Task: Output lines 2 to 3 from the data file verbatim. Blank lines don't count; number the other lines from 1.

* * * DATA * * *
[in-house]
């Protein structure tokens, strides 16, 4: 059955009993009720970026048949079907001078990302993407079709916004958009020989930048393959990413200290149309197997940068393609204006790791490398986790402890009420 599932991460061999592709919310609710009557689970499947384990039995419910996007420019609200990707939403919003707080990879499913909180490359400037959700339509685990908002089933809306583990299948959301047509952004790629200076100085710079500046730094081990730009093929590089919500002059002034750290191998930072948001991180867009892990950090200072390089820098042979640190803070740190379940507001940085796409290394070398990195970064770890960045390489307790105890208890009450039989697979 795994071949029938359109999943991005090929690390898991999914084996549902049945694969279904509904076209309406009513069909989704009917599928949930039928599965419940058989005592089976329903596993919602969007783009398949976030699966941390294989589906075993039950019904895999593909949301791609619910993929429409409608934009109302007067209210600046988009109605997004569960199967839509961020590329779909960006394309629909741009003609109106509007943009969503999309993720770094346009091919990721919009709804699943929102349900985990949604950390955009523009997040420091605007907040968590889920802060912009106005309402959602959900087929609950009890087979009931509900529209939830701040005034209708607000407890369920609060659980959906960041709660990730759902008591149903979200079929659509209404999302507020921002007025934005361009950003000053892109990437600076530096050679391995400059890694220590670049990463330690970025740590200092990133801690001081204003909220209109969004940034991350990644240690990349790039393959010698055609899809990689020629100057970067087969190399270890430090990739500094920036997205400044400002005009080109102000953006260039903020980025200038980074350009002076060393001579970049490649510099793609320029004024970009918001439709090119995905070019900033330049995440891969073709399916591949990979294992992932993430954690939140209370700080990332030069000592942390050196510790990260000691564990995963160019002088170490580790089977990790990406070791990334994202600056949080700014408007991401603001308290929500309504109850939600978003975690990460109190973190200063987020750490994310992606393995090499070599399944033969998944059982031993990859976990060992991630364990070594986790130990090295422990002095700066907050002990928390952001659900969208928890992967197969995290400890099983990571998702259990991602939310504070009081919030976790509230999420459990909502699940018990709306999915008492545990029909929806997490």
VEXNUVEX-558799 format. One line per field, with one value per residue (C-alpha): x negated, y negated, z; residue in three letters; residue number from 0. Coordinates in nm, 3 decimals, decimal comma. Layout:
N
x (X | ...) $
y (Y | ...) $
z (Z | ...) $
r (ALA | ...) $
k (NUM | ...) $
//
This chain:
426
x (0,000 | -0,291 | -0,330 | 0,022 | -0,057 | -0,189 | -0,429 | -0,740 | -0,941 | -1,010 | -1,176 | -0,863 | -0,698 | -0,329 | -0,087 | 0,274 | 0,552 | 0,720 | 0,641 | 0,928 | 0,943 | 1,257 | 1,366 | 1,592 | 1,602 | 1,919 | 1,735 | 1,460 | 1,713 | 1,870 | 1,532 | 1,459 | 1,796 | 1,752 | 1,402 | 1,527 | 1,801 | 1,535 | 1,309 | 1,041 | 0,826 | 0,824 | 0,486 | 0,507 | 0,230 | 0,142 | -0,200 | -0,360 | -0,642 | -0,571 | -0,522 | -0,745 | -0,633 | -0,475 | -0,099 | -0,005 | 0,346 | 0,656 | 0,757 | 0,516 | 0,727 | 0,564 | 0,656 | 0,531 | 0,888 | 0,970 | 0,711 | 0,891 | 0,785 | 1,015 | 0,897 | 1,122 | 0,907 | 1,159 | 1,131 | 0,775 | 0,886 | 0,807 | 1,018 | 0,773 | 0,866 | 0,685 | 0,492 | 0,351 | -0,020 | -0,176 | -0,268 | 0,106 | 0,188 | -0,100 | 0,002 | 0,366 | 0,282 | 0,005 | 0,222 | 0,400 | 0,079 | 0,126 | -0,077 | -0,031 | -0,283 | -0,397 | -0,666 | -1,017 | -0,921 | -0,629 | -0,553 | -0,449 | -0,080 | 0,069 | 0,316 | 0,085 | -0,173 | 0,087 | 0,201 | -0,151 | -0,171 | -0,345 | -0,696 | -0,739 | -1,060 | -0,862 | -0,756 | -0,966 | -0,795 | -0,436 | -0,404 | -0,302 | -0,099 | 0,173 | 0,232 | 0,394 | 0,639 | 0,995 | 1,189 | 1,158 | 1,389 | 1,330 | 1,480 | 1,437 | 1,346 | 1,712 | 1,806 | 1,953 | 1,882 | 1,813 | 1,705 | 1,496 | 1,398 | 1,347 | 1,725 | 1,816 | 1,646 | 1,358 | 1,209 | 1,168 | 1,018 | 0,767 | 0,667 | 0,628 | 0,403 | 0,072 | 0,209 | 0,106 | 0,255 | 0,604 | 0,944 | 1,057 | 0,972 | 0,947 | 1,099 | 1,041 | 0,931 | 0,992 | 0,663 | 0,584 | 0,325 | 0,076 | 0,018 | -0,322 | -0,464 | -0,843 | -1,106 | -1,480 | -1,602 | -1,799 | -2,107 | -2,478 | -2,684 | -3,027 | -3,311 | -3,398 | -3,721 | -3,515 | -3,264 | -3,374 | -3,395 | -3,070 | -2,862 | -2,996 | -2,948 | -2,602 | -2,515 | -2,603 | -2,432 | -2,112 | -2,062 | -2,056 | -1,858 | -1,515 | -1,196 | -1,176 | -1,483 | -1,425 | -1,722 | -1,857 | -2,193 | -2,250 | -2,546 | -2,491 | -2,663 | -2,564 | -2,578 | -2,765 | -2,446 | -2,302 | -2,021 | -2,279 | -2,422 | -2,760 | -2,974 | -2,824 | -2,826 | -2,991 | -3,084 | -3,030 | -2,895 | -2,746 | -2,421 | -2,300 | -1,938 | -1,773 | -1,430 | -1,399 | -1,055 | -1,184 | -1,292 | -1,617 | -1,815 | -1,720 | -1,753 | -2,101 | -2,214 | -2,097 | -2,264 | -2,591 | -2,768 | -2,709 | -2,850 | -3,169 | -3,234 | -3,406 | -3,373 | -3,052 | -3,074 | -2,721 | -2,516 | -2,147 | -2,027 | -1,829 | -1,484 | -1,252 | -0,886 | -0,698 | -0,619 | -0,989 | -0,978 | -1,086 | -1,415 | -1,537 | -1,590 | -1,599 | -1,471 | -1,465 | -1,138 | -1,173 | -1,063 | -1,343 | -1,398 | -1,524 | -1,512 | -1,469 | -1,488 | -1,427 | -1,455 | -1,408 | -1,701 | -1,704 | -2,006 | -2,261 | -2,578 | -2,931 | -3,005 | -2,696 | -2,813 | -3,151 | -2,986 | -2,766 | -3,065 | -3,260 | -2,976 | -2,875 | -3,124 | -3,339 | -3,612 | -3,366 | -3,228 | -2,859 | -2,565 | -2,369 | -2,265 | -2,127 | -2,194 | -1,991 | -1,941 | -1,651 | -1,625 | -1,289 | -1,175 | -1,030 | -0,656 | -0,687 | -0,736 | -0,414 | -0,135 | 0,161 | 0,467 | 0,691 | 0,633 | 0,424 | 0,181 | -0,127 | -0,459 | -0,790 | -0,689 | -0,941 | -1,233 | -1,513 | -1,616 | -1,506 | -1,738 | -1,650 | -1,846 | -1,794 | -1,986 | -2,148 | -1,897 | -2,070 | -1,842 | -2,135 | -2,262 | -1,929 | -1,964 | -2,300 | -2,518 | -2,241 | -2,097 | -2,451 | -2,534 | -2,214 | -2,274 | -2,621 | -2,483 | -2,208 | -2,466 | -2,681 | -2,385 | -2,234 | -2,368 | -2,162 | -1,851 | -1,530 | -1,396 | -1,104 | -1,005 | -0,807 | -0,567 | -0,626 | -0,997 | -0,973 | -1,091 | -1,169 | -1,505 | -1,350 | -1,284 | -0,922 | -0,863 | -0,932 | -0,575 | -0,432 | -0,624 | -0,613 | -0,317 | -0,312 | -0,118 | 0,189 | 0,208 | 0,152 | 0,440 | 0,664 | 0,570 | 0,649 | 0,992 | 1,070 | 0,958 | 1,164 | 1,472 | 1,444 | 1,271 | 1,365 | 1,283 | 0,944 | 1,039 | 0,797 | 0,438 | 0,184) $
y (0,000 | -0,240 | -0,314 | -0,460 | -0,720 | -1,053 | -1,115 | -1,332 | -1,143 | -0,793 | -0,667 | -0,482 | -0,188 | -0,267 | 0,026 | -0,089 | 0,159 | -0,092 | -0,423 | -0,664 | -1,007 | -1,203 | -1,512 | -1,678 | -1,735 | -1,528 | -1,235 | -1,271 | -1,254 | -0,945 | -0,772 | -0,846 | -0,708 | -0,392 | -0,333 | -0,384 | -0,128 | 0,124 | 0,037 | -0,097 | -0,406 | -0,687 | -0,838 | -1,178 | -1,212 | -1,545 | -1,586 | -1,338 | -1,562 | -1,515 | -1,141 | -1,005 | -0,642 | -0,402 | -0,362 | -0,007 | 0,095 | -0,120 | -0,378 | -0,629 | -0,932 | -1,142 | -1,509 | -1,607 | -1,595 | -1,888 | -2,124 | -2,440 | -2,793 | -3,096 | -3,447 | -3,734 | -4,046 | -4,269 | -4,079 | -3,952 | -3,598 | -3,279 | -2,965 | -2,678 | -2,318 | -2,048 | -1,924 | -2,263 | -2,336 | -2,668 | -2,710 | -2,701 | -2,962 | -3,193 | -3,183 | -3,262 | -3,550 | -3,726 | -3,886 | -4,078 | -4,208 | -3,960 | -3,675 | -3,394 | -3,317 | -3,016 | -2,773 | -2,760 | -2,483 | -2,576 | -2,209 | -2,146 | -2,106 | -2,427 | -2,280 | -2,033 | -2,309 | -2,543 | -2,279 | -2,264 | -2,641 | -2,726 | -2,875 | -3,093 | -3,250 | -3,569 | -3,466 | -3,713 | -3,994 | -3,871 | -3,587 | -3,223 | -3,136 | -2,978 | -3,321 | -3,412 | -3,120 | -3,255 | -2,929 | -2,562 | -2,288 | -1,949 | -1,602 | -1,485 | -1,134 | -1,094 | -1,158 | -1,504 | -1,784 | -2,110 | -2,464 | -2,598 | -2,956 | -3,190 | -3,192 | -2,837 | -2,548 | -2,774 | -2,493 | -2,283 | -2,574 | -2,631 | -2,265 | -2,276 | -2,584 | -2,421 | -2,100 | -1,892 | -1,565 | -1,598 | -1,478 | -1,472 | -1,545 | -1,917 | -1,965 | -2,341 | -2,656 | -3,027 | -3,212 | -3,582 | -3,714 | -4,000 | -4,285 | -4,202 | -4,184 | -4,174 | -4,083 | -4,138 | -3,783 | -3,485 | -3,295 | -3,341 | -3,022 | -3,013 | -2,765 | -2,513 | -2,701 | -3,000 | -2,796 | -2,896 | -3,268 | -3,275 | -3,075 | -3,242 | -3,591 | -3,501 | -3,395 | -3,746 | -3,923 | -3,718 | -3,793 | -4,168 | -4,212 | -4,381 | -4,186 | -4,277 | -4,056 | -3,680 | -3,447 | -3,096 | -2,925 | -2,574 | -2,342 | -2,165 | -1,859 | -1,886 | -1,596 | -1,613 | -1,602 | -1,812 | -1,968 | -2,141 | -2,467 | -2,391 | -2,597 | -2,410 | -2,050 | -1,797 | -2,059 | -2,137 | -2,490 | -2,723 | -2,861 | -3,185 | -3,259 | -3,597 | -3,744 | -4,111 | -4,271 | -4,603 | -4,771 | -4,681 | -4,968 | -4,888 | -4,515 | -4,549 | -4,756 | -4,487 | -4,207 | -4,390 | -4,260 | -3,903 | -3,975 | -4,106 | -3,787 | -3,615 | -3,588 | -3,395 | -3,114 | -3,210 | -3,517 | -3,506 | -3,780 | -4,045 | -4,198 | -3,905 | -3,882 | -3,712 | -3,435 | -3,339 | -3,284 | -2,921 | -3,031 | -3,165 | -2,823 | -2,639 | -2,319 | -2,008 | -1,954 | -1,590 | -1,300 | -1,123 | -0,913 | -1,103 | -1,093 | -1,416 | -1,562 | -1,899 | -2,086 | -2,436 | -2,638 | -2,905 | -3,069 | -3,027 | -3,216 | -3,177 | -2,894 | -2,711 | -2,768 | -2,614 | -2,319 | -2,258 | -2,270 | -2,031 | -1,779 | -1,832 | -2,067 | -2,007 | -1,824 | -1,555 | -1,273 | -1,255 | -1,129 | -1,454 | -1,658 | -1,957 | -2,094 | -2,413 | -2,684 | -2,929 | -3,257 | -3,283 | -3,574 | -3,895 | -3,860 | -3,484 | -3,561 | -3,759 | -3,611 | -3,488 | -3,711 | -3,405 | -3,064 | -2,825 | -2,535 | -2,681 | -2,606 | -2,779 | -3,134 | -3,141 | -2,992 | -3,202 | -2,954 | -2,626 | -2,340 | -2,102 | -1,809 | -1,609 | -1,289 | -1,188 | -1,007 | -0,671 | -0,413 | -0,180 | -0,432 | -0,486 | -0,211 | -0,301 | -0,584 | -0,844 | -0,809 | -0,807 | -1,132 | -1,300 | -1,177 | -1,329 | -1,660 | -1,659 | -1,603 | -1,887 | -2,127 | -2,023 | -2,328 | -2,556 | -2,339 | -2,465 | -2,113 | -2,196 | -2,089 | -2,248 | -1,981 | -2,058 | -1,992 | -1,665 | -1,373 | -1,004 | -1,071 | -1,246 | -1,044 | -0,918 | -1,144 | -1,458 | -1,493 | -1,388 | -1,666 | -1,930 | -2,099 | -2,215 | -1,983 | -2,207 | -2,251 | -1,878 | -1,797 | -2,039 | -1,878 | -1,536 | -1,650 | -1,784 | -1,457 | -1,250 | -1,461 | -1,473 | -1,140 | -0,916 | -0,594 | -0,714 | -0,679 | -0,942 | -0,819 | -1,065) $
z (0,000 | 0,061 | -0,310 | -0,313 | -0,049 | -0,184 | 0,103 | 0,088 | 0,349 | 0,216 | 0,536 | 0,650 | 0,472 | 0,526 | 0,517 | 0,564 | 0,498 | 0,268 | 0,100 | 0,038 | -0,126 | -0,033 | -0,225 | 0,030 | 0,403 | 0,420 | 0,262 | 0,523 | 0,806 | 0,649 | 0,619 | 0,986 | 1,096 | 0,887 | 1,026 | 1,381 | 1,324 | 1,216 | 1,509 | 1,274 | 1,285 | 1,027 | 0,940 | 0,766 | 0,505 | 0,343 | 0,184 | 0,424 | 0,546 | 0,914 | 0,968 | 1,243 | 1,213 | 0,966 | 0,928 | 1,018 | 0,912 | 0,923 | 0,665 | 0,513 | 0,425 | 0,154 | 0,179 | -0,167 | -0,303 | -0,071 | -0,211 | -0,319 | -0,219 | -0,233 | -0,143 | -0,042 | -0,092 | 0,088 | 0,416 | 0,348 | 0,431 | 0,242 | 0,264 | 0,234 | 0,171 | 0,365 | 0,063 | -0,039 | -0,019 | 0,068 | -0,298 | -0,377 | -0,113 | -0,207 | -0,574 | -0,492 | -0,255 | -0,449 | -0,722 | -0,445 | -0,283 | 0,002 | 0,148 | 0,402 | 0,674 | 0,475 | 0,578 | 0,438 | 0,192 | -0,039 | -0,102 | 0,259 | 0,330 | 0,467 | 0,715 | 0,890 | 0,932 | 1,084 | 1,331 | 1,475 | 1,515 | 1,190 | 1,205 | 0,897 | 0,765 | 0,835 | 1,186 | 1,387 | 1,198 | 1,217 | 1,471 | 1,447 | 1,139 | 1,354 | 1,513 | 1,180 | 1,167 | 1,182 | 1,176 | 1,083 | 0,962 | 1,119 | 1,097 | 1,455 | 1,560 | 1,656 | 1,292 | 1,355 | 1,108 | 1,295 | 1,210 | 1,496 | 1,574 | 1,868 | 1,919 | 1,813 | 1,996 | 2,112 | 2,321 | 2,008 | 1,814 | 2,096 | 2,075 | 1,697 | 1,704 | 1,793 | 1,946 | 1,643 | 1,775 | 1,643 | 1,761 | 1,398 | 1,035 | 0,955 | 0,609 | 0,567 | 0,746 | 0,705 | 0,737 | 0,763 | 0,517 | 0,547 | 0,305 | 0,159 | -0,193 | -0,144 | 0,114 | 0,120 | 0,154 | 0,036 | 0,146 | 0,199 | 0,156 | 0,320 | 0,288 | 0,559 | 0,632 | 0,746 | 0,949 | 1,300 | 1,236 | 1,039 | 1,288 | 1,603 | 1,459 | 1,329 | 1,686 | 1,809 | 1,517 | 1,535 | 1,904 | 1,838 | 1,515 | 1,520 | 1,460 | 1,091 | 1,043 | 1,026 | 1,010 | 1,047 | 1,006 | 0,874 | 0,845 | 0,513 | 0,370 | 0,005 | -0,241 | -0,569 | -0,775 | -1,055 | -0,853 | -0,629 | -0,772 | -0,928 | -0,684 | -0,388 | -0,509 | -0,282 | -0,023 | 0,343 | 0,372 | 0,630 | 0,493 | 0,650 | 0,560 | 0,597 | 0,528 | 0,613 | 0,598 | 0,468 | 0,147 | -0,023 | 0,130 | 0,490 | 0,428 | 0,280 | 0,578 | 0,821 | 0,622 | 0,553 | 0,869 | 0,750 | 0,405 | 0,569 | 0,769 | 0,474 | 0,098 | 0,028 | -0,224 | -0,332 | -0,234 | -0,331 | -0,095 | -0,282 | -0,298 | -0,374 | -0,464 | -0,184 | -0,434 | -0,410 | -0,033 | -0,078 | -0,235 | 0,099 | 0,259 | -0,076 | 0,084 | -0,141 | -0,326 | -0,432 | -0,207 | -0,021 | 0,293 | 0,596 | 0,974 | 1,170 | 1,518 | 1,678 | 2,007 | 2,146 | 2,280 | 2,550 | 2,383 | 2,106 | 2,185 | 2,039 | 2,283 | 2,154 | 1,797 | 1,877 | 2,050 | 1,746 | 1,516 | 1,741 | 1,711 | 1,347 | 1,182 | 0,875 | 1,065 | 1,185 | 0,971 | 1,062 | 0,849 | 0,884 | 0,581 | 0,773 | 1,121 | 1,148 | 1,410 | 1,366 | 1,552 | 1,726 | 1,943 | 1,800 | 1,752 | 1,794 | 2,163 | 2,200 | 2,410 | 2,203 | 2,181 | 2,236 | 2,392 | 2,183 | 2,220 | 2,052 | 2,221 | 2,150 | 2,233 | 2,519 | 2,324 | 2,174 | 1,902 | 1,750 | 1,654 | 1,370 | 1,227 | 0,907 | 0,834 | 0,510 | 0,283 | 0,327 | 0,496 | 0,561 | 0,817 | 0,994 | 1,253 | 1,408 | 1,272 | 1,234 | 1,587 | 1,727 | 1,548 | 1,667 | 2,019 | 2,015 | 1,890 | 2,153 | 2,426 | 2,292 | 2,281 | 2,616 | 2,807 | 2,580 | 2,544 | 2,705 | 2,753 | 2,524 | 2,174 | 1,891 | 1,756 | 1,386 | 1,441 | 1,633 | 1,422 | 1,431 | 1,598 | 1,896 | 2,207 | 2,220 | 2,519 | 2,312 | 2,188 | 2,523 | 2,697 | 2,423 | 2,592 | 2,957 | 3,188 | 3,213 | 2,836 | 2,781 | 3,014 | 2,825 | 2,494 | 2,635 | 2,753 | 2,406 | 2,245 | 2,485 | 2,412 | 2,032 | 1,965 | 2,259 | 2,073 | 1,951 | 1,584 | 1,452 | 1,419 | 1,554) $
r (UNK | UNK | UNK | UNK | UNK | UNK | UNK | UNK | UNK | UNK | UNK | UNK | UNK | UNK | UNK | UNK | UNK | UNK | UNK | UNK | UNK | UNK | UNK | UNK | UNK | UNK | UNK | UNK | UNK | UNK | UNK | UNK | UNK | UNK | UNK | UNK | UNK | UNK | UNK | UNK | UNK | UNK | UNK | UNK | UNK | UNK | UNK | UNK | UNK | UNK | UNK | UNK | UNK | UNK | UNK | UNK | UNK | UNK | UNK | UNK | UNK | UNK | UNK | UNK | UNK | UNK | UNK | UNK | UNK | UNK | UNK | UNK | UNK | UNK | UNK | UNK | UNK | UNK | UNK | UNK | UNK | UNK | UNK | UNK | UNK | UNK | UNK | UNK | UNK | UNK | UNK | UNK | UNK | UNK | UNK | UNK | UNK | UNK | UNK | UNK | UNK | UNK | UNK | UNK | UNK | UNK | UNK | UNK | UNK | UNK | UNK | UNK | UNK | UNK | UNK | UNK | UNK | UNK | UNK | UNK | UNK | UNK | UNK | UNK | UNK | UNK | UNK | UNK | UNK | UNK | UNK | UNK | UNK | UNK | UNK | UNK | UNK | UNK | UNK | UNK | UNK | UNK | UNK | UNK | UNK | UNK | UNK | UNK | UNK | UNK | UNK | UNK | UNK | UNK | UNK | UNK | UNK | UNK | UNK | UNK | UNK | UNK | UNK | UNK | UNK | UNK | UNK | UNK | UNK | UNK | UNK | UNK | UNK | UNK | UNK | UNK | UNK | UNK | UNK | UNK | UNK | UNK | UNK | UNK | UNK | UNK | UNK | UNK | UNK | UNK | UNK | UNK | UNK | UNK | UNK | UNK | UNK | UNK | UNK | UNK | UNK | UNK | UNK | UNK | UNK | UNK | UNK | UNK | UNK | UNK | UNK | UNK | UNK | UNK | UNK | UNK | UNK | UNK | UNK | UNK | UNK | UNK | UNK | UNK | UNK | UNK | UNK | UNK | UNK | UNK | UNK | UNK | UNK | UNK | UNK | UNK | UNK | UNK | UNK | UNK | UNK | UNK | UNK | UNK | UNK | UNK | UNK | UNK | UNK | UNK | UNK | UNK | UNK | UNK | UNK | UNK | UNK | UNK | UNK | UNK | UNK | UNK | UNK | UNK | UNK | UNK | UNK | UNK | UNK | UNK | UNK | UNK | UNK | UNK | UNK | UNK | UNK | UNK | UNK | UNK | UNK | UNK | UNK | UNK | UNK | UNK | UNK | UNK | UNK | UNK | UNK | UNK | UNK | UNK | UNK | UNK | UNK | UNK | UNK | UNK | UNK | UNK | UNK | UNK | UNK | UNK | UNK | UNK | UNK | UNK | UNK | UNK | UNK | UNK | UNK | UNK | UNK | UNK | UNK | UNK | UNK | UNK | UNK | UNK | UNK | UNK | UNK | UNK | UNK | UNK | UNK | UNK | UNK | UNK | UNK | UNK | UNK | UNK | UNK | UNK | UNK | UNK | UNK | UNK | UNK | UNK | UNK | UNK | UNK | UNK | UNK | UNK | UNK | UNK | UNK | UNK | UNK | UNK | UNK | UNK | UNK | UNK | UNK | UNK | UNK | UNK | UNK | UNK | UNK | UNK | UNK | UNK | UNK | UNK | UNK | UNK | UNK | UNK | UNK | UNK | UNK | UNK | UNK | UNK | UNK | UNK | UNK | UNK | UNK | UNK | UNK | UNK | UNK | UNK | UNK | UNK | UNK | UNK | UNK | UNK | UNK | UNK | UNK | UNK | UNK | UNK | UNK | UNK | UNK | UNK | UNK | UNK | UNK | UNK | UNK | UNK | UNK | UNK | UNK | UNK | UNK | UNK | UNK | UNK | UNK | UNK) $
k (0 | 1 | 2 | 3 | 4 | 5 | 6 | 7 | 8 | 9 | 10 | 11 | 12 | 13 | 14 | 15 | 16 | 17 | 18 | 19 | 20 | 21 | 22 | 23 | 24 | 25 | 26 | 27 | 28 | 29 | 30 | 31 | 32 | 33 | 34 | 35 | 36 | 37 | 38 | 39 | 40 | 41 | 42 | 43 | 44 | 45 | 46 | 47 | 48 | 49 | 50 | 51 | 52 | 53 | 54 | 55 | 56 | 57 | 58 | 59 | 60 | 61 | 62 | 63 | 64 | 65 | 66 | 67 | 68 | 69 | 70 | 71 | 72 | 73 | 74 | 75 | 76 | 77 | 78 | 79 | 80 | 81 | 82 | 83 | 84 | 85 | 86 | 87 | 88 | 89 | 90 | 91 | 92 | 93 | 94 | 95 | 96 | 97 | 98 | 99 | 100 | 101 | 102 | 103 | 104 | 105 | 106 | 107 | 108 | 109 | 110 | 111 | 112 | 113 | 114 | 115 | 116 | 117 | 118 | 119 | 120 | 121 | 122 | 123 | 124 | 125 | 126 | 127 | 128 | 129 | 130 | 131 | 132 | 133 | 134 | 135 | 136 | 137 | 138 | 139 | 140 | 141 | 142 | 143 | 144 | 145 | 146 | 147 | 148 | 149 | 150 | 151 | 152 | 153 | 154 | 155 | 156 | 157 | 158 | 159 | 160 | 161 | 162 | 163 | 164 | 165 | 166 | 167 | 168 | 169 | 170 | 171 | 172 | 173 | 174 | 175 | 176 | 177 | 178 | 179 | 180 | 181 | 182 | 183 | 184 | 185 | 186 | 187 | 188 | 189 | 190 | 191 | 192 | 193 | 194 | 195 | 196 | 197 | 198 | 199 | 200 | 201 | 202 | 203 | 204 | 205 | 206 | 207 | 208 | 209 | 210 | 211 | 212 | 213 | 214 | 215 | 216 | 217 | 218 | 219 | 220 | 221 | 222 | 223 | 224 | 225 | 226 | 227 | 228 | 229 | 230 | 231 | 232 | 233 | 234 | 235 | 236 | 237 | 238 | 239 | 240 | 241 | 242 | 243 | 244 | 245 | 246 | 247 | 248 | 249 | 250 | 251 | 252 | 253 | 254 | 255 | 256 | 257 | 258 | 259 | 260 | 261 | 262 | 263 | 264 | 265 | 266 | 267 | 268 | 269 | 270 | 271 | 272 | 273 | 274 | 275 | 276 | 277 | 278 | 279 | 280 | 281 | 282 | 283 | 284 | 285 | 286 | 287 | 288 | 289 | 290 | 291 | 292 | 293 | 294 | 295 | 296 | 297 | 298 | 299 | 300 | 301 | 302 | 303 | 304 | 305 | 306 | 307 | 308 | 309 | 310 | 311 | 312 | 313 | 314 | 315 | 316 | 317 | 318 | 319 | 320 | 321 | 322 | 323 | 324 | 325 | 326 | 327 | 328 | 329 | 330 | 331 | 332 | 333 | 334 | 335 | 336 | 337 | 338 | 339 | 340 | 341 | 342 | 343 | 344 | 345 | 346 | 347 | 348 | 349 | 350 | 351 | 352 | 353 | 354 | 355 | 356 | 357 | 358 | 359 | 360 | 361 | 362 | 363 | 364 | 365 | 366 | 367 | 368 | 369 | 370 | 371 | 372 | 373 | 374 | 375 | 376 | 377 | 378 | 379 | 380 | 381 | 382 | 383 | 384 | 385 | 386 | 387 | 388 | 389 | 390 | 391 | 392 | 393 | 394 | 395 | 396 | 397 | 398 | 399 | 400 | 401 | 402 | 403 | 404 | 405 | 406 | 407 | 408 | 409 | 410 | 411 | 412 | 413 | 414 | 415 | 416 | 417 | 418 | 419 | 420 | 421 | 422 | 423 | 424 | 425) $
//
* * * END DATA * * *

């Protein structure tokens, strides 16, 4: 059955009993009720970026048949079907001078990302993407079709916004958009020989930048393959990413200290149309197997940068393609204006790791490398986790402890009420 599932991460061999592709919310609710009557689970499947384990039995419910996007420019609200990707939403919003707080990879499913909180490359400037959700339509685990908002089933809306583990299948959301047509952004790629200076100085710079500046730094081990730009093929590089919500002059002034750290191998930072948001991180867009892990950090200072390089820098042979640190803070740190379940507001940085796409290394070398990195970064770890960045390489307790105890208890009450039989697979 795994071949029938359109999943991005090929690390898991999914084996549902049945694969279904509904076209309406009513069909989704009917599928949930039928599965419940058989005592089976329903596993919602969007783009398949976030699966941390294989589906075993039950019904895999593909949301791609619910993929429409409608934009109302007067209210600046988009109605997004569960199967839509961020590329779909960006394309629909741009003609109106509007943009969503999309993720770094346009091919990721919009709804699943929102349900985990949604950390955009523009997040420091605007907040968590889920802060912009106005309402959602959900087929609950009890087979009931509900529209939830701040005034209708607000407890369920609060659980959906960041709660990730759902008591149903979200079929659509209404999302507020921002007025934005361009950003000053892109990437600076530096050679391995400059890694220590670049990463330690970025740590200092990133801690001081204003909220209109969004940034991350990644240690990349790039393959010698055609899809990689020629100057970067087969190399270890430090990739500094920036997205400044400002005009080109102000953006260039903020980025200038980074350009002076060393001579970049490649510099793609320029004024970009918001439709090119995905070019900033330049995440891969073709399916591949990979294992992932993430954690939140209370700080990332030069000592942390050196510790990260000691564990995963160019002088170490580790089977990790990406070791990334994202600056949080700014408007991401603001308290929500309504109850939600978003975690990460109190973190200063987020750490994310992606393995090499070599399944033969998944059982031993990859976990060992991630364990070594986790130990090295422990002095700066907050002990928390952001659900969208928890992967197969995290400890099983990571998702259990991602939310504070009081919030976790509230999420459990909502699940018990709306999915008492545990029909929806997490």
VEXNUVEX-558799 format. One line per field, with one value per residue (C-alpha): x negated, y negated, z; residue in three letters; residue number from 0. Coordinates in nm, 3 decimals, decimal comma. Layout: